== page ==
Dwarfs Are Cool, Since When?October 5, 2008
It was about the last thing I ever expected out of Warhammer Online, but this is simply the first MMO that has ever made dwarfs cool. Not just for me, but for a lot of folk, considering how well-populated their ranks are and the general enthusiasm I witness for people playing the classes. Sure, that could be because the race boasts two incredibly powerful careers — Ironbreakers and Runepriests — as well as a jury-rigged scrappy runt (that’d be the Engineer), but I think it goes further than that.
Dwarves seem to get the short (no pun intended) stick when it comes to MMOs and RPGs — they aren’t as mysterious as the elves, as well-rounded as humans, as fearsome as barbarians, or as well-groomed as ogres. They fit the role of “angry little man”, sometimes “comic relief”, and more often than not, “meat shield”. You don’t see a lot of the other races protesting when dwarves get sent up to the front line for the initial slaughter, because who will mourn the dwarves?
In MMOs, dwarves present an aesthetic problem — they’re typically short and squat, which isn’t something that society praises these days, and while the male dwarves can hide behind thick beards and at least look like midget mountain men, the female dwarves fight an impossible battle to be found attractive by anyone, including the male dwarves. Sometimes I think that’s why gnomes were invented, so that dwarf players could point to ONE other race and go, “Hey! At least we’re not that!”
Yet WAR’s dwarves seem to sidestep a lot of this negative stigma. I’ve been trying to put my finger on how WAR accomplished this feat, and in doing so I went on a little adventure to trace dwarfs/dwarves in some of the major 3D MMOs up to now:
Pre-MMOs: Dwarves, like all of the best things in life, descend from good German stock. In this case, their mythology (also Norse and Dutch). Depending on the source, dwarves differed in height, but often had a connection with the earth, metalworking, and ancient magic. They were most famously picked up for use by C.S. Lewis (Narnia’s Trumpkin) and J.R.R. Tolkien (LOTR’s Gimli) in the mid-20th century, Disney for use in Snow White, and then adapted as one of the stock fantasy races for Dungeons & Dragons. By the second half of the 20th century, we more or less adapted a standard stereotype of the dwarven race: short, stocky, miners, short-tempered, axe-users, antagonistic to elves, beardy, and (most importantly of all) ale drinkers.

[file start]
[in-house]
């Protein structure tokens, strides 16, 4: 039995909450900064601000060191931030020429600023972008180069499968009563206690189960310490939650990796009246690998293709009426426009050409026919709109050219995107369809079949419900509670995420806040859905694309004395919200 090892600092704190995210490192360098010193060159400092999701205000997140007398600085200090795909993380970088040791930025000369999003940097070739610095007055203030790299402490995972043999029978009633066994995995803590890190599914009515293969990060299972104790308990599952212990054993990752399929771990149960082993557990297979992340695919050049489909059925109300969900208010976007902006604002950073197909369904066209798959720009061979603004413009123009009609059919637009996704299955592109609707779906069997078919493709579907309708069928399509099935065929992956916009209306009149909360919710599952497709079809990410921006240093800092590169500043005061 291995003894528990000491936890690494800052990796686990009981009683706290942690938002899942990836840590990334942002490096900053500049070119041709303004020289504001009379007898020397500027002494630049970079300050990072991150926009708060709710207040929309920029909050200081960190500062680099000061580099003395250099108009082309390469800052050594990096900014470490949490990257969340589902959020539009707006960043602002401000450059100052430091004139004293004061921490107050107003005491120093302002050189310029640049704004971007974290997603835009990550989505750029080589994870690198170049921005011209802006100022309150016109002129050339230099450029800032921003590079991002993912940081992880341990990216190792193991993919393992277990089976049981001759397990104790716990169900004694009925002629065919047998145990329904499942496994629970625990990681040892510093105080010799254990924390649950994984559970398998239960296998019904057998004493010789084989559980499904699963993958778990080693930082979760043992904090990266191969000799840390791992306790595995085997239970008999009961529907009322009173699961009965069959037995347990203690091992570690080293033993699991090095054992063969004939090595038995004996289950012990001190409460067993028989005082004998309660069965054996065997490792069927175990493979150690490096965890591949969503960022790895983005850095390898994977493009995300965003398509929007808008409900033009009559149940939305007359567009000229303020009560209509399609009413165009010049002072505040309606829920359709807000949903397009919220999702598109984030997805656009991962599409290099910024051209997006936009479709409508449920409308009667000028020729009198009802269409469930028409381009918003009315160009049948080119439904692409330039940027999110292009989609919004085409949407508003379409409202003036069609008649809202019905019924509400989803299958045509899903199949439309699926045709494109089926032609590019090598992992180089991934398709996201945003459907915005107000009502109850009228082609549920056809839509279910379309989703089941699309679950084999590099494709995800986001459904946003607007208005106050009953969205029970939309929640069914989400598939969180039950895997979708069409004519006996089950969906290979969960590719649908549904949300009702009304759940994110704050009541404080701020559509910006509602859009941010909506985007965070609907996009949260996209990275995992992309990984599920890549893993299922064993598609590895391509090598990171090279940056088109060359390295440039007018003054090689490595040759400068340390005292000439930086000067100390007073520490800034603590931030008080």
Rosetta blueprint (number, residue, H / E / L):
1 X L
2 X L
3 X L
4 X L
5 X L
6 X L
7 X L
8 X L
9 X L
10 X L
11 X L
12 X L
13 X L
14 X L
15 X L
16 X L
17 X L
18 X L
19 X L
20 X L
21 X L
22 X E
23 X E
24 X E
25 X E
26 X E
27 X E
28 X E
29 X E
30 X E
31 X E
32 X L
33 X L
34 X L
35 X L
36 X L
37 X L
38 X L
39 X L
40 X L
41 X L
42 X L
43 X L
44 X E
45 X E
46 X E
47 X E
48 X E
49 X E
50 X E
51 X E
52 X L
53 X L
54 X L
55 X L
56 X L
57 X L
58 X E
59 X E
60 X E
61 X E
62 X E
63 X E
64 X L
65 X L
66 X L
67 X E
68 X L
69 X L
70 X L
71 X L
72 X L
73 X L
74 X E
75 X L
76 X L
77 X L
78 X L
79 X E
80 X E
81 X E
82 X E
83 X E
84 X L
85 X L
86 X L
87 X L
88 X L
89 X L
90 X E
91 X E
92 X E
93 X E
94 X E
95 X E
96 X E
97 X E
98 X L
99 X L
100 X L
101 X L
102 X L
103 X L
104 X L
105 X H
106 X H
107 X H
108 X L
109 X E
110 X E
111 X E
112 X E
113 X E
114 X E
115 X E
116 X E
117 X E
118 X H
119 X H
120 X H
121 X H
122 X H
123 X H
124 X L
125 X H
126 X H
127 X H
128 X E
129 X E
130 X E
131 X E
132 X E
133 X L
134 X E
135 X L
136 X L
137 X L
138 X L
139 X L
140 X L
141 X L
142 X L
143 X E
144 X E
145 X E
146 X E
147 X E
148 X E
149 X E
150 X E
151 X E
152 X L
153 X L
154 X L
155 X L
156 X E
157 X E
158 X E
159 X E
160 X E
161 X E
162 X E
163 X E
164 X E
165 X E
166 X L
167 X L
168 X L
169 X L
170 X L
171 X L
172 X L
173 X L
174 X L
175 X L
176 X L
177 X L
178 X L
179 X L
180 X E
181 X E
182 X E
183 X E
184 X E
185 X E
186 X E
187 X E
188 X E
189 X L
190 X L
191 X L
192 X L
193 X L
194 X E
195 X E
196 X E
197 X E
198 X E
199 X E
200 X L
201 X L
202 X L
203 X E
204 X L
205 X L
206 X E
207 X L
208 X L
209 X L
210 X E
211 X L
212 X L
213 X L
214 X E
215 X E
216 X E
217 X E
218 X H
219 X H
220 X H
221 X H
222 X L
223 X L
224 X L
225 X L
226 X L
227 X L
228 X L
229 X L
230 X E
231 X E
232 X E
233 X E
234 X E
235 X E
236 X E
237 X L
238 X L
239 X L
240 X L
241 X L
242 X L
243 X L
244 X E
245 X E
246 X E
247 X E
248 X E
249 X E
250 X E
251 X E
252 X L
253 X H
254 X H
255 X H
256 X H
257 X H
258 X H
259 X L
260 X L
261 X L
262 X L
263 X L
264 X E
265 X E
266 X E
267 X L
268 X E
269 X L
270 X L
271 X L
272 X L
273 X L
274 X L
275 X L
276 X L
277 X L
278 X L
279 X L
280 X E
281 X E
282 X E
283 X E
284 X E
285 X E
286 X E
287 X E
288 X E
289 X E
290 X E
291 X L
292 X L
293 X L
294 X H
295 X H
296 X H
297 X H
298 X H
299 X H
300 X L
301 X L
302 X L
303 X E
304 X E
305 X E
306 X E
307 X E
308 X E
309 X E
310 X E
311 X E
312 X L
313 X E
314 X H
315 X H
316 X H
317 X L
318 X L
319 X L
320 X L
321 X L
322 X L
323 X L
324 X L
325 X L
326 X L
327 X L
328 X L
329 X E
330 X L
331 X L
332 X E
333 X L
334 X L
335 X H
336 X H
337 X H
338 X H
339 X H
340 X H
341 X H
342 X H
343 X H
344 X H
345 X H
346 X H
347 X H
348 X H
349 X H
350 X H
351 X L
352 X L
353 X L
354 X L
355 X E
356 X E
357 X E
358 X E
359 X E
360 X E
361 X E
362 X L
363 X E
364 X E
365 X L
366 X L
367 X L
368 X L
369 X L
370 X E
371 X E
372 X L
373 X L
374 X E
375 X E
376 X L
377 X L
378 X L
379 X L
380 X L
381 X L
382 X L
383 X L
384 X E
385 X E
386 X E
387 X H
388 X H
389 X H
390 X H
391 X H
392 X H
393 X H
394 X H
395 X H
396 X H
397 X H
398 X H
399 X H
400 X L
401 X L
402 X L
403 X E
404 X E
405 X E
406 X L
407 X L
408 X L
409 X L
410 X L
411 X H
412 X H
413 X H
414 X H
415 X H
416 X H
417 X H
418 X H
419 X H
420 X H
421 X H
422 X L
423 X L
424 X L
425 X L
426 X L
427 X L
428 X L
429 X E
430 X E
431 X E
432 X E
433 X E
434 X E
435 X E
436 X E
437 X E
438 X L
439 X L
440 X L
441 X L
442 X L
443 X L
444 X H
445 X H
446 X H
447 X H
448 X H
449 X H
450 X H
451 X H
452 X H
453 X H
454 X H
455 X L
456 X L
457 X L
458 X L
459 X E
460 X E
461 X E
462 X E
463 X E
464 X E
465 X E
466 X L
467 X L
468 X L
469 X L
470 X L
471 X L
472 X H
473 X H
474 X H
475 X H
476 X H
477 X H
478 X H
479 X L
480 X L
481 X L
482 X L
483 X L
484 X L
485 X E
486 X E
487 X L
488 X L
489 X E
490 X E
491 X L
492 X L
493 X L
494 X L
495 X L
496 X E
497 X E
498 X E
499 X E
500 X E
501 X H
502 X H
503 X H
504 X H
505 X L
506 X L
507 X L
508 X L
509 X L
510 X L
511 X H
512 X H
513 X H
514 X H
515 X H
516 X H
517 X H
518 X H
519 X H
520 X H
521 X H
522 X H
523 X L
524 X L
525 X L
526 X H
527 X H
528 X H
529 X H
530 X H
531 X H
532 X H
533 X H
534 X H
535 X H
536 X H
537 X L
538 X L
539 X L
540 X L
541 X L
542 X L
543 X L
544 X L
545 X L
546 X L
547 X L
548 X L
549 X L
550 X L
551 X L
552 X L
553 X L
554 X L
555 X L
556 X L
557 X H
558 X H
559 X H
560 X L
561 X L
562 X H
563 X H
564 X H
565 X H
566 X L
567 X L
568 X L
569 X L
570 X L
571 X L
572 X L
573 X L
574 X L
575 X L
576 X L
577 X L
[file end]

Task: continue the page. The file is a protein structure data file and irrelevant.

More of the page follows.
EverQuest Dwarves: If you wanted a good basic front-line fighter, dwarves were it. From an article on Bright Hub: “The dwarves of Everquest are short and burly. Their high strength and stamina make them good fighters for a good race, and the high wisdom that goes along with that makes them a significantly attractive race for both paladins and clerics.”
Warcraft Dwarves: Scottish and proud of it, baby! WoW’s dwarves took the D&D/LOTR/Warhammer look and stereotype, and added a few touches of their own, including the Scottish feel and steampunk accessories (such as tanks and guns). They could originally be Hunters, Rogues, Warriors, Paladins and Priests (although to see a dwarf rogue, or a dwarf female, or a dwarf female rogue was a rare thing indeed). The dwarf Hunter became one of the icons of the game, and was featured in the original trailer.
Everquest 2 Dwarves: It’s like they were people made plastic and then shrunk down with Adobe Photoshop. Other than the whole axe-and-beards motif, I don’t see why they even made it off the drawing board.
Lineage 2 Dwarves: What the…? I guess this is what happens when cutsie Japanese/Asian tastes get ahold of the once-proud dwarves: they turn into the weirdest schoolgirls on the planet.
Lord of the Rings Dwarves: Short, humorless and 59% metal, these dwarves made excellent Guardians (LOTRO’s tanks) and featured some of the absolute worst architecture of the game. If you like right angles and ugly decals, this was the race and homeland for you!
Dungeons & Dragons Online Dwarves: “Grr! I’m a dwarf! And I’m mad or something! I look very constipated! I have to cuff all of my jeans because they don’t make them in my size! Grr!”
Dwarf Hamster: Okay, it’s just here to be cute. Awww.
Warhammer Dwarfs: That’s Dwarfs with a “F”, and don’t you forget it, mister!
Like many fantasy representations of dwarves, Warhammer’s dwarfs are on their way out of history (we can thank Tolkien for this cheery attitude), mainly due to their everlasting grudge match with the Greenskins and their fantastically low birthing rate. On the surface, they don’t stray too far from the dwarven stereotypes: they’re short, way into facial hair, all about being stout little tanks, craftsmen of extraordinary talent, and they can’t decide what they like better: beer or fightin’. Like Warcraft (or Warcraft like Warhammer), these dwarfs eschew fancy-pancy magic for cold iron and steampunk sensibilities. You get the sense that if they survive long enough, their war machines and war gadgets represent the future of warfare in this world.
So, really, why are they so cool? It could be that they’re just so omnipresently stubborn, which assaults you through everything in the game: their look, their quests, their tendency to bark out annoyed “chuffin!” swear words when hit. It could be that in a world full of swords and wispy tree-magic, they’re all about firing a blunderbuss in your face or using ancient runes to call forth earth’s power. It could be that in a war, these are the guys you would most want at your backs, sides and front. Mythic’s artists did a pretty great job with the modeling, especially in the armor department, and they escaped the “fat little guy wearing chainmail” pitfall we’ve seen elsewhere.
And whether or not we’ll ever see them in the game, you can’t deny that the suicidal mohawk’d Slayers are just about one of the most awesome classes in the entire Warhammer Fantasy universe. Bottoms up!